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Scout Art Activities and Programs

Earn a badge, or just have fun!

We provide the scout art activities your scouts need to earn their badges in pottery or jewelry.  We bring all the equipment and supplies right to your regular meeting, saving you the hassle of getting everyone to another location.

Girl Scout Badges


Juniors – Jeweler

Want more sparkle in your life? Try making jewelry! It’s easy and inexpensive to make. You can create it for yourself or give to other people. Try this badge, and you’ll have something wonderful to wear in no time.

  1. Get to know the tools of the trade
  2. Make jewelry with metal
  3. Turn everyday objects into jewelry
  4. Create jewelry inspired by another culture
  5. Make a sparkling gift

Artists at Heart will cover:

  1. Get to know the tools of the trade
  2. Make jewelry with metal
  3. Make a sparkling gift

(If time)

  1. Create jewelry inspired by another culture

Will provide ideas for leaders for

  1. Turning everyday objects into jewelry.

Pricing:  20/girl.  Minimum 6 girls.


Brownies – Potter

Crafts made with clay have been around for thousands of years. People who study history have found ancient clay art and everyday objects. Work your way through these steps to become a clay artist yourself.
1. Find some pottery
2. Get to know clay
3. Make a simple pot
4. Make an art piece
5. Paint and glaze

Artists at Heart will cover:

All 5 badge requirements.

Pricing:  20/girl self-hardening clay

30/girl stoneware clay

Minimum 6 girls.


Boy Scout Badges

Scout Merit Pottery badge:

Boy throwing a pot on a potters wheel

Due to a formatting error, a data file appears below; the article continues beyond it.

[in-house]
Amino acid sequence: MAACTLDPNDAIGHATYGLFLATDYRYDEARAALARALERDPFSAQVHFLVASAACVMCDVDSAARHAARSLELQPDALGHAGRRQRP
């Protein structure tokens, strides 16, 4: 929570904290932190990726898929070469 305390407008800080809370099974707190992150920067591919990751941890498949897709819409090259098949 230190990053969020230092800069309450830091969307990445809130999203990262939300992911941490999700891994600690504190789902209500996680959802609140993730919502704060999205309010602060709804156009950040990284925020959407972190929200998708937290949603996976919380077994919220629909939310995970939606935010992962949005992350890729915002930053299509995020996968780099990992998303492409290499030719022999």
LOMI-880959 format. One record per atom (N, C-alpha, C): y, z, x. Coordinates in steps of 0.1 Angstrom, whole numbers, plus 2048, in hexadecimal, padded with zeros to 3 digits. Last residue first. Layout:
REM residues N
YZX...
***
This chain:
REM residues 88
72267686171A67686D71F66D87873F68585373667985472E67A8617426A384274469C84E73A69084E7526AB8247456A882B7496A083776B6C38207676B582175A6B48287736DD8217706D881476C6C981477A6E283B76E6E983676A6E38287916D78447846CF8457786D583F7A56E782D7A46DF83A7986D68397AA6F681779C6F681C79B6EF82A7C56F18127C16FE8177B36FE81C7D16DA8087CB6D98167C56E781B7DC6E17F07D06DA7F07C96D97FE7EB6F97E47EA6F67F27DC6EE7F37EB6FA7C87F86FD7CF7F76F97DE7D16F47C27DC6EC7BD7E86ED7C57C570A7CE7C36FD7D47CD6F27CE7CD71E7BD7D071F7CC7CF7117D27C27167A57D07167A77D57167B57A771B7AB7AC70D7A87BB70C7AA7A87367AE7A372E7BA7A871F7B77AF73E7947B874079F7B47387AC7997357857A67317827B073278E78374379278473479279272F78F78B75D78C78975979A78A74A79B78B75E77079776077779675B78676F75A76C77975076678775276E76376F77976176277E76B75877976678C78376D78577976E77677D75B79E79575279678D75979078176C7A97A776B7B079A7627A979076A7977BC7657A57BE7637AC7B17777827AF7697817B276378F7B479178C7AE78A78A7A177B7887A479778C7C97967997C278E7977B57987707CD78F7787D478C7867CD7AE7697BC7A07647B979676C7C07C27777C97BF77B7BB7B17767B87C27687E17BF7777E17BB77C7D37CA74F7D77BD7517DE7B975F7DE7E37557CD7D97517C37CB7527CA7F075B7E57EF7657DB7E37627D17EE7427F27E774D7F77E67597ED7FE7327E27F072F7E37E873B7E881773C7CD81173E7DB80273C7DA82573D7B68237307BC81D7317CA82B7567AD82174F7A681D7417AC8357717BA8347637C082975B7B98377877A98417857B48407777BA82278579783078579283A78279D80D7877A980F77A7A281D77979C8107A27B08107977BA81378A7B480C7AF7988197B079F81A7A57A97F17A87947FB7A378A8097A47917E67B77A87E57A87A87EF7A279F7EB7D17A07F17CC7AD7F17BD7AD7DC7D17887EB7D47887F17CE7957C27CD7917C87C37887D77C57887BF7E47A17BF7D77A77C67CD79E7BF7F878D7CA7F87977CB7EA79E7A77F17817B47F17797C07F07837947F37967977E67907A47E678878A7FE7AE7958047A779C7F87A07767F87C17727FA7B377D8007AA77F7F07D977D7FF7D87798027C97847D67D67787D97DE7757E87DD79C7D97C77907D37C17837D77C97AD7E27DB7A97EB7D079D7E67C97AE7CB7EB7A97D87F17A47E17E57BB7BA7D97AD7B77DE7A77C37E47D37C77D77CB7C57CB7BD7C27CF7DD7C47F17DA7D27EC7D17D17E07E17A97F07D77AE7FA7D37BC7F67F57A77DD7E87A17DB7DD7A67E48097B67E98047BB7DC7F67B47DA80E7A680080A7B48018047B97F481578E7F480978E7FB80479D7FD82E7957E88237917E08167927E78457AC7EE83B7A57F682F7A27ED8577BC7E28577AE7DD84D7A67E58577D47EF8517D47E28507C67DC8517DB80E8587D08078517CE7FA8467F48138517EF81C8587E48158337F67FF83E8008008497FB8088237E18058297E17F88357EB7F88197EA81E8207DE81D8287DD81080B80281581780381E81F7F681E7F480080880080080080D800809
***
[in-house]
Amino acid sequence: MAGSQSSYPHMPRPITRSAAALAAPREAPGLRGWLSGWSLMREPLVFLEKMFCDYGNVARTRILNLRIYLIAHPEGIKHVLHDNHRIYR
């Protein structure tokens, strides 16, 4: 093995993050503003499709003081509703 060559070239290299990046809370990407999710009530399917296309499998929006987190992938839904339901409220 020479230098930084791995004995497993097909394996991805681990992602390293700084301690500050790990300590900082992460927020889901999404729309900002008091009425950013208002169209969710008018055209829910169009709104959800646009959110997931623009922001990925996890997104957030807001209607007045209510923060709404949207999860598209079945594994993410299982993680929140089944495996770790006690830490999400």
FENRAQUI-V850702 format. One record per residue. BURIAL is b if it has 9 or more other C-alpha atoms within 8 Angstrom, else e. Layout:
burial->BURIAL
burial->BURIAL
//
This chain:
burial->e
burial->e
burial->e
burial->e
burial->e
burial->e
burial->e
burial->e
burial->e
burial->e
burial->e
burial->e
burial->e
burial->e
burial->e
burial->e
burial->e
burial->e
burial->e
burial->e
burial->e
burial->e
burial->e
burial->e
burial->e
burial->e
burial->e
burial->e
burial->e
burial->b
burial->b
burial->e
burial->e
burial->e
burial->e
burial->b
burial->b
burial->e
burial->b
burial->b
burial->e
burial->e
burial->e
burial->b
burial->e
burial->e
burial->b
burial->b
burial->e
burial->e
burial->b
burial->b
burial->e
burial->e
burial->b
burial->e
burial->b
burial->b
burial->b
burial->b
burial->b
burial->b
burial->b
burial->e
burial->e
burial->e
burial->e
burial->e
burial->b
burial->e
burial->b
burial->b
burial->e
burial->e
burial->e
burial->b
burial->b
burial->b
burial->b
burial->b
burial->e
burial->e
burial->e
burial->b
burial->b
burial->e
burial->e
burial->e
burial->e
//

1. Explain to your counselor the precautions that must be followed for the safe use and operation of a potter’s tools, equipment, and other materials.
  2. Do the following:
    1. Explain the properties and ingredients of a good clay body for the following:
      1. Making sculpture
      2. Throwing on the wheel
    2. Tell how three different kinds of potter’s wheels work
  3. Make two drawings of pottery forms, each on an 8 1/2 by 11 inch sheet of paper. One must be a historical pottery style. The other must be of your own design.
  4. Explain the meaning of the following pottery terms: bat, wedging, throwing, leather hard, bone dry, greenware, bisque, terra-cotta, grog, slip, score, earthenware, stoneware, porcelain, pyrometric cone, and glaze.
  5. Do the following. Each piece is to be painted, glazed, or otherwise decorated by you:
    1. Make a slab pot, a coil pot, and a pinch pot.
    2. Make a human or animal figurine or decorative sculpture.
    3. Throw a functional form on a potter’s wheel.
    4. Help to fire a kiln.
  6. Explain the scope of the ceramic industry in the United States. Tell some things made other than craft pottery.
  7. With your parent’s permission and your counselor’s approval, do ONE of the following:
    1. Visit the kiln yard at a local college or other craft school. Learn how the different kinds of kilns work, including low-fire electric, gas or propane high-fire, wood or salt/soda, and raku.
    2. Visit a museum, art exhibit, art gallery, artists’ co-op, or artist’s studio that features pottery. After your visit, share with your counselor what you have learned.
    3. Using resources from the library, magazines, the Internet (with your parent’s permission), and other outlets, learn about the historical and cultural importance of pottery. Share what you discover with your counselor.
  8. Find out about career opportunities in pottery. Pick one and find out about the education, training, and experience required for this profession. Discuss this with your counselor, and explain why this profession might interest you.

Webelos Artist Badge

Boys will have a great time meeting:

Requirement #7 Use clay to sculpt a simple object.

They can use clay to also either:

#8  Make a mobile, using your choice of materials.


#9 Make an art construction, using your choice of materials

Pricing:  20/boy self-hardening clay

30/boy stoneware clay

Minimum 6 boys.